Introduction to Survival Analysis: Part 2 of 2
Within Family Science, questions regarding whether something will occur is common. For example, one might be interested in whether or at what point someone marries, has a child, or might divorce. However, the ability to predict such events and when it might happen pose methodological challenges. The statistical technique of survival analysis is particularly useful in allowing researchers to answer the when or at what point something might occur and opens the door for new and innovative research questions.
This webinar will introduce participants to survival analysis. Specifically, attendees will learn when and how to use survival analysis, how to interpret the results, and practice running the statistical method; little to no knowledge of this technique is needed before attending the webinar. Handouts will also be provided and attendees will be able to practice the skills being taught both during and after the webinar has occurred. STATA will primarily be used in the demonstration, but additional information on how to perform this technique in different statistical software will be provided (i.e., SPSS).
In part 1 of this two-part webinar series, attendees will learn about the foundations of survival analysis and hazard functions. In part 2, attendees will learn about time-varying and time-invariant predictors to more accurately predict when an event will happen. Hazard functions include the probability occurring at a discrete time, time-invariant predictors do not change over a specified period, and time-varying predictors help understand changes over a specified period.
Although attendees can solely attend the first webinar, it is highly recommended that you register for both webinars to receive the full benefits of learning how to use survival analysis.
Overall, attendees will leave these webinars with the ability to:
- Understand the fundamentals of survival analysis
- Understand survival and hazard functions, time-invariant predictors, and time-varying predictors
- Run and interpret survival analysis
These two webinars will cover the basics of discrete and continuous survival analysis. Part 1 is on September 28.
Each part approved for 1.5 hours of CFLE continuing education credit. Series approved for 3.0 hours.
Series Pricing: Includes Sept. 28 and Oct. 28, 2021 dates: $45 for NCFR student members / $80 for NCFR members and CFLEs / $155 for nonmembers and non-CFLEs
Single Date Pricing: Includes 1 date, either Sept. 28 or Oct. 28, 2020: $25 for NCFR student members / $45 for NCFR members and CFLEs / $85 for nonmembers and non-CFLEs
This webinar is part of the multi-year NCFR series Quantitative Methods: Learning and Practicing Beginner to Advanced Skills.
Future webinars in this series on advanced statistical methods will build on the skill learned in this webinar. Webinars from this series are great for individual use and as supplemental materials in research methods and statistics classes.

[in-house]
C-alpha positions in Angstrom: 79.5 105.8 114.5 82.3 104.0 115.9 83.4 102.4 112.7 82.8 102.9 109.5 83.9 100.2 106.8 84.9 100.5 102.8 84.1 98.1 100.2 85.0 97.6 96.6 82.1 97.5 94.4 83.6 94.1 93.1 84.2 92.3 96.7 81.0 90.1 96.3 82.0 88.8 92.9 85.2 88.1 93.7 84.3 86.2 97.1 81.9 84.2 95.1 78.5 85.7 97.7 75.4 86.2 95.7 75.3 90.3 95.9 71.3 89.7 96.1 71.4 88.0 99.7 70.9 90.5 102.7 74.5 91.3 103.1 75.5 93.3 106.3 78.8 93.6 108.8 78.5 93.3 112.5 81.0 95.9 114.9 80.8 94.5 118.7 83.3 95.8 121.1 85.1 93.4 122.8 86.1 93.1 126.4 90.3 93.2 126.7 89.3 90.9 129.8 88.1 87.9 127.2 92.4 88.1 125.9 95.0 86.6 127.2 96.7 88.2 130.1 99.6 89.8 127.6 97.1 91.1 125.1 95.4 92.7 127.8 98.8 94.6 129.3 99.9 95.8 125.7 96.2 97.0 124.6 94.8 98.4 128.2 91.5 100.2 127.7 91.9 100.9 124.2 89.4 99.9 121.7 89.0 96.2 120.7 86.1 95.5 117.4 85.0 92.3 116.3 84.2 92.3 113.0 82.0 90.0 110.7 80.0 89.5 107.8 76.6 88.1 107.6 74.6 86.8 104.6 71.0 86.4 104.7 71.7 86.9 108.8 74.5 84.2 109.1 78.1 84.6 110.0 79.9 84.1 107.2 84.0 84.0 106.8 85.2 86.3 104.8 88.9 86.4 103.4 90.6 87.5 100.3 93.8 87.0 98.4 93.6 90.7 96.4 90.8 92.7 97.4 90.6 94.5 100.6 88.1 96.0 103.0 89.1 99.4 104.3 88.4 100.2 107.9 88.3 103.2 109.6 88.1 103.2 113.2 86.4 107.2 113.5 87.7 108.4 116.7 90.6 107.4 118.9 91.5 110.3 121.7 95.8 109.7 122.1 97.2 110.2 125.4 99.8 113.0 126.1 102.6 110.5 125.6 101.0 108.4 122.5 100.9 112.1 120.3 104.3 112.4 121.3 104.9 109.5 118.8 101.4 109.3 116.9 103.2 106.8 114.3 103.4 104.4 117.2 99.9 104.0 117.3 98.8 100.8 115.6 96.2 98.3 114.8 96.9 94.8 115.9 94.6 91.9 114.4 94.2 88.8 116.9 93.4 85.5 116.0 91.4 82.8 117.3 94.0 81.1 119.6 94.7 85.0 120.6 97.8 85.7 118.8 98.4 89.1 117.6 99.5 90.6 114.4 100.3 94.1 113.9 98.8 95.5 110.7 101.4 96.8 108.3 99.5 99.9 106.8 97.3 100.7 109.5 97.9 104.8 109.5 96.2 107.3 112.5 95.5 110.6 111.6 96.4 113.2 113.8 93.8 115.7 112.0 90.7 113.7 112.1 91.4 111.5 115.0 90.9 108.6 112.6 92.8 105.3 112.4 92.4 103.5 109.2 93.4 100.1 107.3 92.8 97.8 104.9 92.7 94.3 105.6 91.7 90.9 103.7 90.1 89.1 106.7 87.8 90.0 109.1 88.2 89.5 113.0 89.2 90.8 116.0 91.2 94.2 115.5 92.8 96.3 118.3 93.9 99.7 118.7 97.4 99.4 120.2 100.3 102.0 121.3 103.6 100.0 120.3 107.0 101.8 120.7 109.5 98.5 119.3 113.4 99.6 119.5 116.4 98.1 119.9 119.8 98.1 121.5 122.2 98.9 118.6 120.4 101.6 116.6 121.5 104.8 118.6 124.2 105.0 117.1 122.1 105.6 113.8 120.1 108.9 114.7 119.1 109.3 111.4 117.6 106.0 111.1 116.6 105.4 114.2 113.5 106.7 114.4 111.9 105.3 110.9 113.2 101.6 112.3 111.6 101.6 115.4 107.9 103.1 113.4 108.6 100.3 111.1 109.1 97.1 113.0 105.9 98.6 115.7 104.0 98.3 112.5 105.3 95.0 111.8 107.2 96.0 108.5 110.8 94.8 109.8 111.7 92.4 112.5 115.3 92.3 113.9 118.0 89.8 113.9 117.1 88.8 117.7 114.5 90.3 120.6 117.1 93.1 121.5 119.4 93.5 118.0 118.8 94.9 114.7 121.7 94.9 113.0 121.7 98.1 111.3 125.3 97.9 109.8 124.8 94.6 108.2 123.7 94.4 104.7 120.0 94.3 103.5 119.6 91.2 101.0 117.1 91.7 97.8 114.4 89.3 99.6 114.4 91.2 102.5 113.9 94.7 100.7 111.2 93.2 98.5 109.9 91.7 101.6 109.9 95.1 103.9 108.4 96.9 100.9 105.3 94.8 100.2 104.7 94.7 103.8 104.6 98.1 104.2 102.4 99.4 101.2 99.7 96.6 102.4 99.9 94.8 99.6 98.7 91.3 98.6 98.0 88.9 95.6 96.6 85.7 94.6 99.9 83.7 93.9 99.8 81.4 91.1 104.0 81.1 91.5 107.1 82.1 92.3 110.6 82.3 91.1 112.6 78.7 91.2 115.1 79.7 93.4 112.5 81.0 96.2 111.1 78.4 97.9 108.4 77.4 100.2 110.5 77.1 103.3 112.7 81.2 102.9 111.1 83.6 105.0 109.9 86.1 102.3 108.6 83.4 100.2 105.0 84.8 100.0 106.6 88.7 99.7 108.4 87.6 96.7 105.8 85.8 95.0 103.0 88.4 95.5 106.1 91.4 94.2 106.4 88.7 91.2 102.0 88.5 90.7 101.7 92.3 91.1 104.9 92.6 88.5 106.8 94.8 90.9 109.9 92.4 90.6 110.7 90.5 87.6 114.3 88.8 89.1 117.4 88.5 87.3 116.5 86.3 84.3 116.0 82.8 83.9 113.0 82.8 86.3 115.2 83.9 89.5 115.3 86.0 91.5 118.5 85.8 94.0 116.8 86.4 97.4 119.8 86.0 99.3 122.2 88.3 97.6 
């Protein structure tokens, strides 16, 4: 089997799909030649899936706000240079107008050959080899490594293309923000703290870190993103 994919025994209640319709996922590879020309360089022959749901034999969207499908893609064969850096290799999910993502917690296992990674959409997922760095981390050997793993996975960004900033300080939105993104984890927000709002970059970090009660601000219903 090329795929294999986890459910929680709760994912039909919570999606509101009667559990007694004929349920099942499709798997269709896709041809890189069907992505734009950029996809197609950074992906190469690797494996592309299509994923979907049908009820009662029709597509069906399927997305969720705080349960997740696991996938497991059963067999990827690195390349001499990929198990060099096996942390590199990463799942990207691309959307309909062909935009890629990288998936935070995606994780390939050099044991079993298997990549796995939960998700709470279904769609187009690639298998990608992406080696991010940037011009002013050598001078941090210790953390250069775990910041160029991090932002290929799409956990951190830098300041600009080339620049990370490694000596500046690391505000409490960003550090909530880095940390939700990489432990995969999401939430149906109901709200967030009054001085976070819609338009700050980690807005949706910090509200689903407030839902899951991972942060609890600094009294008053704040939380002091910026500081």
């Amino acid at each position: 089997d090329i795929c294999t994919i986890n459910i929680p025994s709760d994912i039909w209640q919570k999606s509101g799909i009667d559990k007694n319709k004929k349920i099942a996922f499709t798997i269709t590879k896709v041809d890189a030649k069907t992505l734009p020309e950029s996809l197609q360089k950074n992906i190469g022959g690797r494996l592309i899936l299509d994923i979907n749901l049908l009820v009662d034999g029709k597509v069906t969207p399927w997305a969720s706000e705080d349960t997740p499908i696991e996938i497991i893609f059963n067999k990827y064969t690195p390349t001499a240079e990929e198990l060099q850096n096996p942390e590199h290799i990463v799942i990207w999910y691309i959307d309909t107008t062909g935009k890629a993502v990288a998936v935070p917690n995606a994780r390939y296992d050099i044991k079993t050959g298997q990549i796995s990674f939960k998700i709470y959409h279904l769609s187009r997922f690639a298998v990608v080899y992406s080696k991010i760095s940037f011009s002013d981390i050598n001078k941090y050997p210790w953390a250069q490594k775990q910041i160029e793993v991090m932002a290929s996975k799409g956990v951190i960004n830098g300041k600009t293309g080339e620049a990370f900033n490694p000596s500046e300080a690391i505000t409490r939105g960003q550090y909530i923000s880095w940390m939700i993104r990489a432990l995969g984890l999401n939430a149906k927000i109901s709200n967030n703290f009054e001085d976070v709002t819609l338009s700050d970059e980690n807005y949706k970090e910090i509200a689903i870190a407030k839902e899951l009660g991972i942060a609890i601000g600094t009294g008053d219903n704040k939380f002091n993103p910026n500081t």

About the Presenter
Dr. Isaac Washburn, Ph.D. is an associate professor/research methodologist in the Department of Human Development and Family Science at Oklahoma State University. He received his Ph.D. from Oregon State University with an emphasis in quantitative methods under Dr. Alan Acock, a fellow of the National Council on Family Relations (NCFR) and past editor of the Sourcebook of Family Theory and Research.
In addition to regularly teaching classes in advanced statistical modeling and methods, Dr. Washburn has been working on federally funded grants for over fifteen years and serves as part of a biostatistics group for the federally funded Center for Integrative Research on Childhood Adversity. Dr. Washburn is also the co-chair of the Statistics Network at Oklahoma State University for which he has regularly taught workshops on a variety of methods such as structural equation model (SEM), working with missing data, and survival analysis.
Dr. Washburn will be the Chair-Elect of the Research and Theory selection of NCFR beginning November 2021 and will serve as chair from November 2023 to November 2025. He will co-chair (for the second time, first time in 2017) the day and half pre-conference workshop on Theory Construction and Research Methods at the 2022 annual conference for NCFR. His personal research looks at family and social predictors of adolescent risky behaviors and evaluating possible prevention strategies.
On-Demand Webinar Recording
Even if you can't watch this webinar live, your registration will still grant you access to watch the recording at your convenience.
Classroom and departmental use licenses allow faculty members to share the video in class or embed the video in their online learning management system. Departmental use licenses allow more than on faculty member to use the webinar in their class. We request that links or downloads are not shared with students.
Single Webinar Pricing
License for classroom use by one professor is available for $120 for NCFR members, $185 for nonmembers.
License for departmental use (multiple professors) is available for $170 for NCFR members, $305 for nonmembers.
Departmental license for CFLE-approved programs is $140.
Series Webinar Pricing
License for classroom use by one professor is available for $215 for NCFR members, $335 for nonmembers.
License for departmental use (multiple professors) is available for $305 for NCFR members, $550 for nonmembers.
Departmental license for CFLE-approved programs is $250.